S&P 500   3,783.28 (-0.20%)
DOW   30,273.87 (-0.14%)
QQQ   281.98 (-0.05%)
AAPL   146.40 (+0.21%)
MSFT   249.20 (+0.13%)
META   138.98 (-0.93%)
GOOGL   101.43 (-0.21%)
AMZN   120.95 (-0.12%)
TSLA   240.81 (-3.46%)
NVDA   132.09 (+0.32%)
NIO   16.04 (-4.12%)
BABA   84.39 (+0.33%)
AMD   67.94 (+0.06%)
T   15.93 (-0.99%)
MU   54.73 (+1.43%)
CGC   3.07 (-2.23%)
F   12.51 (+1.21%)
GE   67.44 (-0.15%)
DIS   100.80 (-0.63%)
AMC   7.33 (-6.39%)
PYPL   93.83 (+1.12%)
PFE   44.12 (-0.76%)
NFLX   236.73 (-1.67%)
S&P 500   3,783.28 (-0.20%)
DOW   30,273.87 (-0.14%)
QQQ   281.98 (-0.05%)
AAPL   146.40 (+0.21%)
MSFT   249.20 (+0.13%)
META   138.98 (-0.93%)
GOOGL   101.43 (-0.21%)
AMZN   120.95 (-0.12%)
TSLA   240.81 (-3.46%)
NVDA   132.09 (+0.32%)
NIO   16.04 (-4.12%)
BABA   84.39 (+0.33%)
AMD   67.94 (+0.06%)
T   15.93 (-0.99%)
MU   54.73 (+1.43%)
CGC   3.07 (-2.23%)
F   12.51 (+1.21%)
GE   67.44 (-0.15%)
DIS   100.80 (-0.63%)
AMC   7.33 (-6.39%)
PYPL   93.83 (+1.12%)
PFE   44.12 (-0.76%)
NFLX   236.73 (-1.67%)
S&P 500   3,783.28 (-0.20%)
DOW   30,273.87 (-0.14%)
QQQ   281.98 (-0.05%)
AAPL   146.40 (+0.21%)
MSFT   249.20 (+0.13%)
META   138.98 (-0.93%)
GOOGL   101.43 (-0.21%)
AMZN   120.95 (-0.12%)
TSLA   240.81 (-3.46%)
NVDA   132.09 (+0.32%)
NIO   16.04 (-4.12%)
BABA   84.39 (+0.33%)
AMD   67.94 (+0.06%)
T   15.93 (-0.99%)
MU   54.73 (+1.43%)
CGC   3.07 (-2.23%)
F   12.51 (+1.21%)
GE   67.44 (-0.15%)
DIS   100.80 (-0.63%)
AMC   7.33 (-6.39%)
PYPL   93.83 (+1.12%)
PFE   44.12 (-0.76%)
NFLX   236.73 (-1.67%)
S&P 500   3,783.28 (-0.20%)
DOW   30,273.87 (-0.14%)
QQQ   281.98 (-0.05%)
AAPL   146.40 (+0.21%)
MSFT   249.20 (+0.13%)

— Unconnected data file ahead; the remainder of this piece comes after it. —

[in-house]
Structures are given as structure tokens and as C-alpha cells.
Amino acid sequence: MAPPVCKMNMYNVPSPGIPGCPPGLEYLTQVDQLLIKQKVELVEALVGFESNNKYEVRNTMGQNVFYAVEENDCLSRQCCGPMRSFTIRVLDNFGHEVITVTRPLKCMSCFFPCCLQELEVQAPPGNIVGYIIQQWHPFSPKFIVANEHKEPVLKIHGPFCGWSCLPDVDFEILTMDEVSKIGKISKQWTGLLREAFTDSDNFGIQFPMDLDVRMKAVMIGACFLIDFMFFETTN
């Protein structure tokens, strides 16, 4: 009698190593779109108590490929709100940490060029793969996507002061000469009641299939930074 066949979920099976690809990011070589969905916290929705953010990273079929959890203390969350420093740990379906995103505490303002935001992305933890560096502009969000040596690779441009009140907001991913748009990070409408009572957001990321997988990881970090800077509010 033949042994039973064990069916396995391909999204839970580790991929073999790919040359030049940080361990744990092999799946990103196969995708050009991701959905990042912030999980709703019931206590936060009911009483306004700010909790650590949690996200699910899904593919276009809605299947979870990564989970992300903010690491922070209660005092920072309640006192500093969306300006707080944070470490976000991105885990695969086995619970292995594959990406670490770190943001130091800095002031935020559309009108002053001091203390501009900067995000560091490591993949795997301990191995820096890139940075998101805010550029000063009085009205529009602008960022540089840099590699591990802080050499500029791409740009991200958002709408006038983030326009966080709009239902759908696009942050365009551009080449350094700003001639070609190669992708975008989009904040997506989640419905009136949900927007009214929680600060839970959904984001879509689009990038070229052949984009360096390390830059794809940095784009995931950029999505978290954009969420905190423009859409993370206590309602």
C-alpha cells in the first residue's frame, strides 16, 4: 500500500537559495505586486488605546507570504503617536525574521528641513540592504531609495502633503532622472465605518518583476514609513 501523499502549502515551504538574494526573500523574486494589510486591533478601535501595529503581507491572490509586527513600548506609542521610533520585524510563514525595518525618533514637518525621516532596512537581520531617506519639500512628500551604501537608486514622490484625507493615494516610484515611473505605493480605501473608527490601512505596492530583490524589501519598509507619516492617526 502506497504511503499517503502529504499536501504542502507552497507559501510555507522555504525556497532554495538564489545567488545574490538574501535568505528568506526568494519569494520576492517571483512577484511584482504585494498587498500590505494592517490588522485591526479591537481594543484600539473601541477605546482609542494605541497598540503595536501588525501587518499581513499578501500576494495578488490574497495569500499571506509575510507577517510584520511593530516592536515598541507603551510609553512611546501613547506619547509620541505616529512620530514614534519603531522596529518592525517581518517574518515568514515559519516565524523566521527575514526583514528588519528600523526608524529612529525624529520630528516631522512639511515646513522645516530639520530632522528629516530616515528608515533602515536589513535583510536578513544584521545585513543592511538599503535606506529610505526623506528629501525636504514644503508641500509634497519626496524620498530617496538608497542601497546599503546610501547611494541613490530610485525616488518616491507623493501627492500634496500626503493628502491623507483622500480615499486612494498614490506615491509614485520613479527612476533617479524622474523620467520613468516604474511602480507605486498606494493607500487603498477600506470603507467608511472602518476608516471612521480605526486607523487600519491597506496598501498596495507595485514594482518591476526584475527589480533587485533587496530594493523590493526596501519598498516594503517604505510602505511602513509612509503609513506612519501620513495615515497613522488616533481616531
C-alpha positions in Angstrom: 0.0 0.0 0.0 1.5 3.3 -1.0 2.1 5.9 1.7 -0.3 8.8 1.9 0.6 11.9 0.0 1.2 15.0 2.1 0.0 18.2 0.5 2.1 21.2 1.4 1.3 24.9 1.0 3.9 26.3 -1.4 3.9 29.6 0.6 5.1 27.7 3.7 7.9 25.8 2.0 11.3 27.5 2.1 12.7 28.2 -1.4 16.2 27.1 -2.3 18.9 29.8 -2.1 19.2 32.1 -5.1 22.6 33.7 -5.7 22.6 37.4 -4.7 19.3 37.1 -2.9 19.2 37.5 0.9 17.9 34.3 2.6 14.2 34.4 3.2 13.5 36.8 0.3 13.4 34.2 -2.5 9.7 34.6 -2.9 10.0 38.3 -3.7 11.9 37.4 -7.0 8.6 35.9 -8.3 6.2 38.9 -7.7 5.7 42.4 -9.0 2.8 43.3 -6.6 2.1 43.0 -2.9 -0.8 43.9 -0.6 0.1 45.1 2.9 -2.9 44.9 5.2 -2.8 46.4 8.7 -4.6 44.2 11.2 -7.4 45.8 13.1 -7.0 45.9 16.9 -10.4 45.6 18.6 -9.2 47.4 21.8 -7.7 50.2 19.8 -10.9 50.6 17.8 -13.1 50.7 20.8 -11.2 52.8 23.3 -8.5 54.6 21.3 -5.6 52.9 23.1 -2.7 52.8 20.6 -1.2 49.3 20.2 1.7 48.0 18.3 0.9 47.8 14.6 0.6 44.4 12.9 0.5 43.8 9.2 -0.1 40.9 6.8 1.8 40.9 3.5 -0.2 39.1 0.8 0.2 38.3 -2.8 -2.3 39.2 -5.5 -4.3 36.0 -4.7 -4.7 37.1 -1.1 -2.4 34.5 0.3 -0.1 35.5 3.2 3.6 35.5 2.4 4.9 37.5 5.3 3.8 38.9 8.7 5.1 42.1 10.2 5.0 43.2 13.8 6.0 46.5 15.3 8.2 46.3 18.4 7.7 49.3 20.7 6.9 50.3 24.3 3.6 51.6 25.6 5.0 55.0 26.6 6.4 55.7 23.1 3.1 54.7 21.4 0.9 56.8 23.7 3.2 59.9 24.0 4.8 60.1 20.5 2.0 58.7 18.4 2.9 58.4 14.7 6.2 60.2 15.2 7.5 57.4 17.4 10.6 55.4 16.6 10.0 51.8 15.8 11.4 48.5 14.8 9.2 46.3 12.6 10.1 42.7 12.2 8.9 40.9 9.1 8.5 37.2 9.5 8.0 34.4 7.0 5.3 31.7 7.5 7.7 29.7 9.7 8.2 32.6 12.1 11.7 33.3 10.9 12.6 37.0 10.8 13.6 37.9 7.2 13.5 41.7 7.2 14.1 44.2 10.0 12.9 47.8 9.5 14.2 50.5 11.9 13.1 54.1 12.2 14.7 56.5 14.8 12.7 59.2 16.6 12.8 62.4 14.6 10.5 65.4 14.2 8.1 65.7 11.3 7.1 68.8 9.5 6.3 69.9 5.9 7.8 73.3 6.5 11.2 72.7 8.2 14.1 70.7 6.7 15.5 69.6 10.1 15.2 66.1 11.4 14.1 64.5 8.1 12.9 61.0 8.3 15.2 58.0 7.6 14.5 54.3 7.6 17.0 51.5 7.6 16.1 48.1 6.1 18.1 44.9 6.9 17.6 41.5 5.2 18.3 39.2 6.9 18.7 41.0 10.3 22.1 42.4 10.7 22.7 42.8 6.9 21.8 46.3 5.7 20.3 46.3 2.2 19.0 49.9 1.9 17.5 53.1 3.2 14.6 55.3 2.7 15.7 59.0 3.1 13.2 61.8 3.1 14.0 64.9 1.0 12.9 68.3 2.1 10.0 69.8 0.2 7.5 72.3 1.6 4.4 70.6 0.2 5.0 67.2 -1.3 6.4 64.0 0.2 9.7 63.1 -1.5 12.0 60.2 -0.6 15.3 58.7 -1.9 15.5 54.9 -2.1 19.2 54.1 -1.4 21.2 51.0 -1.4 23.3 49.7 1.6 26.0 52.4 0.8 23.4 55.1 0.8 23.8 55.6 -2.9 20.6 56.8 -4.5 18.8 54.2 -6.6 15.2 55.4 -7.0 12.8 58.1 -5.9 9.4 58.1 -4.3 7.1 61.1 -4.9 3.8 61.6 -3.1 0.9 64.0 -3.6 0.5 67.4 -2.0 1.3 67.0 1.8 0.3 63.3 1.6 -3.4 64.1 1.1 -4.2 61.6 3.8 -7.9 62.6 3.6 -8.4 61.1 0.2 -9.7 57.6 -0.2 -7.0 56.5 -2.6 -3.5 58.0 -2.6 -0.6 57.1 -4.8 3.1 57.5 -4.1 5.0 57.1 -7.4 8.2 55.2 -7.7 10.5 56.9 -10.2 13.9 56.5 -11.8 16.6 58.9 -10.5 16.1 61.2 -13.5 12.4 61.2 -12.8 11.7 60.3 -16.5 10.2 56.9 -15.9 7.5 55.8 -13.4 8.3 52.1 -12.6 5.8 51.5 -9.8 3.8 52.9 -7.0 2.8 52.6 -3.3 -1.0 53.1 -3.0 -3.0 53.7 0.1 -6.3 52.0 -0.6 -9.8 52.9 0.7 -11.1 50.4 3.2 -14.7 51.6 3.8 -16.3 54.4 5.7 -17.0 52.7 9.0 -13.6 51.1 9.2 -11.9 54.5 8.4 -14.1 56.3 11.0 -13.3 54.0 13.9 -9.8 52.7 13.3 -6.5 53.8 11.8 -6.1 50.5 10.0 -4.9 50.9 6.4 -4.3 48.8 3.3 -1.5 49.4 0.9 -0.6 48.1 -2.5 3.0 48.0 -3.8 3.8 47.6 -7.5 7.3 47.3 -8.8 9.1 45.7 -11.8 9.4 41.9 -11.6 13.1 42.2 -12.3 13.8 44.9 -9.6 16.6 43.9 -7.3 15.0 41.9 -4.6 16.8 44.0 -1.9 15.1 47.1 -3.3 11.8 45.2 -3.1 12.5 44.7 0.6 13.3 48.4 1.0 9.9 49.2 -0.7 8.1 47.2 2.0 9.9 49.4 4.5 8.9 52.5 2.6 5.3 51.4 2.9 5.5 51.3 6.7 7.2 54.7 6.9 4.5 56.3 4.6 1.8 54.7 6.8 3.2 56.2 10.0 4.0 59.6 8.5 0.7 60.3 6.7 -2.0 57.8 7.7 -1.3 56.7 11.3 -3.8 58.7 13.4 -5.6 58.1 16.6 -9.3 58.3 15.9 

META   138.98 (-0.93%)
GOOGL   101.43 (-0.21%)
AMZN   120.95 (-0.12%)
TSLA   240.81 (-3.46%)
NVDA   132.09 (+0.32%)
NIO   16.04 (-4.12%)
BABA   84.39 (+0.33%)
AMD   67.94 (+0.06%)
T   15.93 (-0.99%)
MU   54.73 (+1.43%)
CGC   3.07 (-2.23%)
F   12.51 (+1.21%)
GE   67.44 (-0.15%)
DIS   100.80 (-0.63%)
AMC   7.33 (-6.39%)
PYPL   93.83 (+1.12%)
PFE   44.12 (-0.76%)
NFLX   236.73 (-1.67%)

UK Treasury chief to set out tax-slashing emergency budget


Britain's Chancellor of the Exchequer Kwasi Kwarteng arrives in Downing Street in London, Wednesday, Sept. 7, 2022 for the first cabinet meeting since Liz Truss was installed as British Prime Minister a day earlier. (AP Photo/Alberto Pezzali)

LONDON (AP) — The U.K. government is expected to publish an emergency budget statement Friday outlining how it plans to slash taxes, tame soaring inflation and boost economic growth as a recession looms on the horizon.

Treasury chief Kwasi Kwarteng’s “mini-budget,” to be presented to lawmakers, is expected to scrap a planned increase in corporation tax.

Prime Minister Liz Truss, who became the U.K.’s leader less than three weeks ago, has repeatedly stressed that her Conservative government’s core mission is lowering taxes to drive economic growth. She declared this week that she is ready to make “unpopular decisions” such as boosting bankers’ bonuses to attract jobs and investment.

The Institute for Fiscal Studies predicts that even though Friday’s statement isn’t a full budget, it looked set to be the U.K.’s “biggest tax-cutting fiscal event” for more than 30 years.

“Taxing our way to prosperity has never worked. To raise living standards for all, we need to be unapologetic about growing our economy,” Kwarteng said Thursday. “Cutting tax is crucial to this.”